'Must home sellers disclose that a home is haunted?'

|The Volokh Conspiracy |

This photo provided by Twentieth Century Fox shows, Kennedi Clements as Madison Bowen, reaching out to apparitions that have invaded her family
This photo provided by Twentieth Century Fox shows Kennedi Clements as Madison Bowen, reaching out to apparitions that have invaded her family's home in a scene from the film "Poltergeist." (Twentieth Century Fox via Associated Press)

See this post by Kyle White (Abnormal Use), and, for more Halloween law action, check out Daniel B. Moar, "Case law from the crypt: The law of Halloween." An excerpt:

One reported case we found comes from New York. In that proceeding, the "Plaintiff, to his horror, discovered that the house he had recently contracted to purchase was widely reputed to be possessed by poltergeists, reportedly seen by defendant seller and members of her family on numerous occasions over the last nine years." Stambovsky v. Ackley, 169 A.D.2d 254, 255-56 (N.Y.A.D. 1991). In Stambovsky, the court noted the traditional rule that "with respect to real estate . . . the doctrine of caveat emptore . . . imposes no duty upon the vendor to disclose any information concerning the premises." However, the Defendant in Stambovsky "reported [the] presence [of poltergeists] in both a national publication (Readers' Digest) and the local press (in 1977 and 1982, respectively)" and the home was included on a walking ghost tour in the community. In other words, the seller did disclose the presence of the poltergeists, but the disclosure was made to everyone except the buyer to whom she sold the home. As a result, the court found that the "defendant is estopped to deny [the poltergeists'] existence and, as a matter of law, the house is haunted." The Court ultimately concluded that "[a]pplication of the remedy of rescission, within the bounds of the narrow exception to the doctrine of caveat emptor set forth herein, is entirely appropriate to relieve the unwitting purchaser from the consequences of a most unnatural bargain."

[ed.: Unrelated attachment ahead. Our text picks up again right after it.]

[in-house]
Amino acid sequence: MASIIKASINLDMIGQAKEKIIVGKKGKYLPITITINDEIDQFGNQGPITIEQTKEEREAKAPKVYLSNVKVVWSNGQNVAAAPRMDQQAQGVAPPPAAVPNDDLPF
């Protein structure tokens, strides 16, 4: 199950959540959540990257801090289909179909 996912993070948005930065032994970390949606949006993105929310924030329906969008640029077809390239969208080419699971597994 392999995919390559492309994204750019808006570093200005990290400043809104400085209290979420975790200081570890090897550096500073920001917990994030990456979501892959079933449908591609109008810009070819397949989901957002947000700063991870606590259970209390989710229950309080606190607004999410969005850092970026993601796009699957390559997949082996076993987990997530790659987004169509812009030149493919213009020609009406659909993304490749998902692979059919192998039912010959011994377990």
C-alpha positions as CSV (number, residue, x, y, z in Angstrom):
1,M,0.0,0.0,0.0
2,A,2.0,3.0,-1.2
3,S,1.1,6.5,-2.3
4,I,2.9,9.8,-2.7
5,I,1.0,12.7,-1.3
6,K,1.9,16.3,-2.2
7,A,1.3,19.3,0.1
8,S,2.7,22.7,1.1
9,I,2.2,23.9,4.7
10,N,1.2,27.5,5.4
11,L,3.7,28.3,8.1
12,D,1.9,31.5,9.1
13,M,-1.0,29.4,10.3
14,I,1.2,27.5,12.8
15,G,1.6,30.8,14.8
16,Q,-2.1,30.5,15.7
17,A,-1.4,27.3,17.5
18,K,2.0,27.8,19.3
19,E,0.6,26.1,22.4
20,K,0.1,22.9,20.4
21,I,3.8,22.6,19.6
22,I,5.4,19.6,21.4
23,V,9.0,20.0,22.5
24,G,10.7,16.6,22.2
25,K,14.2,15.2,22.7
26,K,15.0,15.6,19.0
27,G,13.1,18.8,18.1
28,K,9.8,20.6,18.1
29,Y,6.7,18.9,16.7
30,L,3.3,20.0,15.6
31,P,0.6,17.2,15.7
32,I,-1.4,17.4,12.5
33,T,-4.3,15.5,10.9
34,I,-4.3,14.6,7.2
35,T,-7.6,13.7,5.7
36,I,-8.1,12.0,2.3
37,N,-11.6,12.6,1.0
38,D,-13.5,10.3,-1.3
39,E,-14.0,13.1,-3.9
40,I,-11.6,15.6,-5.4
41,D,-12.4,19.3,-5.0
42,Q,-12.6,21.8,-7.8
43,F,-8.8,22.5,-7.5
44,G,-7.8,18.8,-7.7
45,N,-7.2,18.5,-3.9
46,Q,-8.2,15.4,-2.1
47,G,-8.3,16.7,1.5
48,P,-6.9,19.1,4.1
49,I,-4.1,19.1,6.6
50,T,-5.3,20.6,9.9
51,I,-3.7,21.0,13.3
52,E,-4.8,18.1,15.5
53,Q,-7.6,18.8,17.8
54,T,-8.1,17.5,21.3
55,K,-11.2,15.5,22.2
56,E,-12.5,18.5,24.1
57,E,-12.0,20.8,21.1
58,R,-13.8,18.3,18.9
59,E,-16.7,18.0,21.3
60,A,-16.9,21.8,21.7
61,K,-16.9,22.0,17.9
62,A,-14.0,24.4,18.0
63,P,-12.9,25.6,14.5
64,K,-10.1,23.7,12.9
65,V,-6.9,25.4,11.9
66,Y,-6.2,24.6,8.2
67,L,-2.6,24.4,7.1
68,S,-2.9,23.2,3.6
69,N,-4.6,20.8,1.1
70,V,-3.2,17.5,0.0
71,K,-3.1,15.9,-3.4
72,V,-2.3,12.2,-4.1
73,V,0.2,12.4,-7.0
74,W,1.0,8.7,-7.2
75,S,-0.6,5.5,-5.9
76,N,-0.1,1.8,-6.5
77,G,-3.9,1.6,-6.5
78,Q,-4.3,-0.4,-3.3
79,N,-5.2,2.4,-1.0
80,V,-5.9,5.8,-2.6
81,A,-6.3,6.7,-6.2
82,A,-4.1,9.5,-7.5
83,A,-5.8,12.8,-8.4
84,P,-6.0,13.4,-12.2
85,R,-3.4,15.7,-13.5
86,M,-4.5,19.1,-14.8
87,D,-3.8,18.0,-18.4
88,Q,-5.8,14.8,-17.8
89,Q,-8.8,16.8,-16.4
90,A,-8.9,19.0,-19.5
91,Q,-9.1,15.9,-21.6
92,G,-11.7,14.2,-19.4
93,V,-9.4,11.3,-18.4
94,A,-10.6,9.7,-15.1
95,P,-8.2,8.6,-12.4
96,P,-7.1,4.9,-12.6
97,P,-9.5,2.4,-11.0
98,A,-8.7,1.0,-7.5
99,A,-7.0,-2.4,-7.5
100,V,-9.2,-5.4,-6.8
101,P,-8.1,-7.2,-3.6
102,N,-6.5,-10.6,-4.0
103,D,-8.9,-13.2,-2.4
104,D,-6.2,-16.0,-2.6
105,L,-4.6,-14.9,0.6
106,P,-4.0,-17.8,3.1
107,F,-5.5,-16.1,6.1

Some states maintain statutes which generally dictate one's duty to disclose murders or other ghastly crimes committed in a home. Florida's statute provides that "[t]he fact that a property was, or was at any time suspected to have been, the site of a homicide, suicide, or death is not a material fact that must be disclosed in a real estate transaction." Fla. Stat. Ann. § 689.25(b). Massachusetts law provides that a buyer has no duty to disclose that a property has been "psychologically impacted," meaning that there is no duty to disclose "that the real property was the site of a felony, suicide or homicide" or "that the real property has been the site of an alleged parapsychological or supernatural phenomenon," among other things. Mass. Gen. Laws Ann. ch. 93, § 114 (b), (c). California law only requires disclosure of an "occupant's death upon the real property or the manner of death" if the death occurred in the three years prior to the sale, unless the buyer specifically asks. Cal. Civ. Code § 1710.2 ("Nothing in this section shall be construed to immunize an owner or his or her agent from making an intentional misrepresentation in response to a direct inquiry from a transferee or a prospective transferee of real property, concerning deaths on the real property."). And sorry, kids, you can't vandalize a home just because you believe it to be haunted. . . . Hayward v. Carraway, 180 So. 2d 758 (La. Ct. App. 1965).